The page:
I am a Bulgarian citizen, but I also have a Greek citizenship. I seen 3-4 speed cameras on the road from Egnatia highway to the Bulgarian border (next to the Turkey border). I travel often on this road and I saw the speed cameras too late. I did not receive any tickets to my greek address, but my car is with bulgarian registration plates. So my questions is:
Where can I check for speed cameras tickets?
If I have tickets, can they catch me later, either in Bulgaria or in Greece?
Thank you very much for your time.

Comment 2:

Many Thanks.
In Bulgaria when you get a camera ticket when driving in another city (different from your car registration city) you are receiving the fine after 1 year due to Bulgarian bureaucracy 🙂 , so I will expect a fine from Greece to travel 2-3 years to me in Bulgaria 🙂 . Can you tell me where to check in Greece for fines and tickets, cause I want to pay them and I don’t want to have problems later.
Sorry, for writhing in english instead of greek, but I am learning greek now and I don’t know it very well.
Many Thanks.

Kat Reply:

Quoted from the Questions and Answers section: “As of December 2010, the ministers of transport in all EU countries agreed to set up a system to crosscheck outstanding tickets and collect fines in their country of residence for the following violations: Speeding, running red lights, driving under the influence, using restricted lanes, not wearing a seat belt and using a mobile device while driving. Expect a ticket and fine to follow you.”

I assume the ticket would eventually find you at the address you gave for the car registration. The article above says where tickets are filed in Greece; I do not know where you can check for tickets in Bulgaria, as I’ve never lived there.

  Konstantine wrote @ April 16th, 2012 at 18:14

Hi, i am a Greek Citizen & have received a Parking Ticket. The car was parked in a so-called “street”. apparently, you can’t park your car in this street at any time. anyways, on the ticket in the section ΣΤΟΙΧΕΙΑ ΟΔΗΓΟΥ, the information about the driver, the Policeman wrote ΑΛΟΝ and nothing else. he wrote this even though it is extremely easy to see the driver’s information on the Insurance Card which they force us to display behind the windshield. am i obligated to pay this? how do they expect a vehicle to pay the ticket since it’s just an object?
Thank you.

Kat Reply:

Parking tickets in the majority of countries worldwide are issued to cars, not people. The ticket is attached to your Greek license plate and registration, so it’s your decision to pay it based on the pros and cons I cover in ‘Questions and Answers.’

  Steve wrote @ May 10th, 2012 at 13:41

First, sorry for the spelling. I am dyslexic.

I am in the wrong and ask this, so information can be found and others can avoid the mistakes I made.

I am a UK citizen and have a car that is registered in the UK but have been driving it in Greece for over a year. Of course I am no longer driving the car (2L is too big for the island I live on). What sort of action could the authorities take (Unable to inport the car so, no tax, Insurance), and can the action be taken retrospectively if the car is scrapped? If I am fined and can’t pay, can I be imprisoned?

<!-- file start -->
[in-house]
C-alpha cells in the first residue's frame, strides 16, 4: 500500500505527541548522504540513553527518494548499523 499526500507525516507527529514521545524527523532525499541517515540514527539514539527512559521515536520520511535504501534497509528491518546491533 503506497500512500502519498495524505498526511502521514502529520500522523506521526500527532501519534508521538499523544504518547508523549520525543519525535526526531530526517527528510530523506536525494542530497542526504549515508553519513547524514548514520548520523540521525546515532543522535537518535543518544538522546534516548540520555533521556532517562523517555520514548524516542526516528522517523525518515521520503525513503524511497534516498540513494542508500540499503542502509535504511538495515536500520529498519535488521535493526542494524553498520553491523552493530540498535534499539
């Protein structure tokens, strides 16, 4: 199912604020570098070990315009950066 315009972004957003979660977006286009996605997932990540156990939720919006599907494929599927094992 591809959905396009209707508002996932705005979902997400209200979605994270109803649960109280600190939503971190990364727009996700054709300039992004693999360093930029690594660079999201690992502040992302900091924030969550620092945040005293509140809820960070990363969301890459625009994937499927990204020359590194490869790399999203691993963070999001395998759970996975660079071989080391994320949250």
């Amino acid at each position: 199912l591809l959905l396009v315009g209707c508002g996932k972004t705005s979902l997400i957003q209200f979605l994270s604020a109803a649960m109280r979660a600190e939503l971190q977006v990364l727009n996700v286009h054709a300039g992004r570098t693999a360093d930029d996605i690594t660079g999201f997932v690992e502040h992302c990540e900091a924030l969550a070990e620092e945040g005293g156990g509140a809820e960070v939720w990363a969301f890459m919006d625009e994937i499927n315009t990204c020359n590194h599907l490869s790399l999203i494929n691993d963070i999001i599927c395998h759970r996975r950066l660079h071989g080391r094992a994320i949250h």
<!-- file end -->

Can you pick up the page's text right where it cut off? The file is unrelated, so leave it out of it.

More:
Kat Reply:

No worries about spelling or anything of the sort. All that matters is we understand each other.

I tried sourcing people in my circle, but none of us encountered the exact situation you described and I’ve never owned a car in Greece so I have no first-hand experience. May I suggest querying at livingincrete.net? Carolina is a UK citizen and has expertise on many subjects; she may have some advice.

Wishing you all the best.

  Eddy wrote @ June 21st, 2012 at 22:51

Hello, first of all thanks for taking the time to answer my question.
Two days ago I was caught by police on Corfu driving under the influence. The scooter was a friends of mine and I am not insured for it. I have not been fined and have been told to report a case number to the court house in Kerkyra in a couple of months time. The policeman said that the hearing can take between a few months and a couple of years to take place from when the case number is provided. I am working here until november and will possibly be coming back febuary to again work until november. I’m rather nervous that I will not be in the country when my court appearance is due. What would happen if this is the case. Will my Uk liscence be jepordised at all as a result of this situation? Finally I was wondering if you have an idea of what value of fine I will be likely to encounter. Just to make it clear, I intend to attend the court, I’m just worried and unsure of the timing and logistics of the situation. Thanks again for your time. Eddy

Kat Reply:

Answering your questions in the order received:
– There is cross-border cooperation in the EU, and Greece will contact the UK if they can’t find you in Greece. A letter will be sent (see commentator ‘Joe’ above you).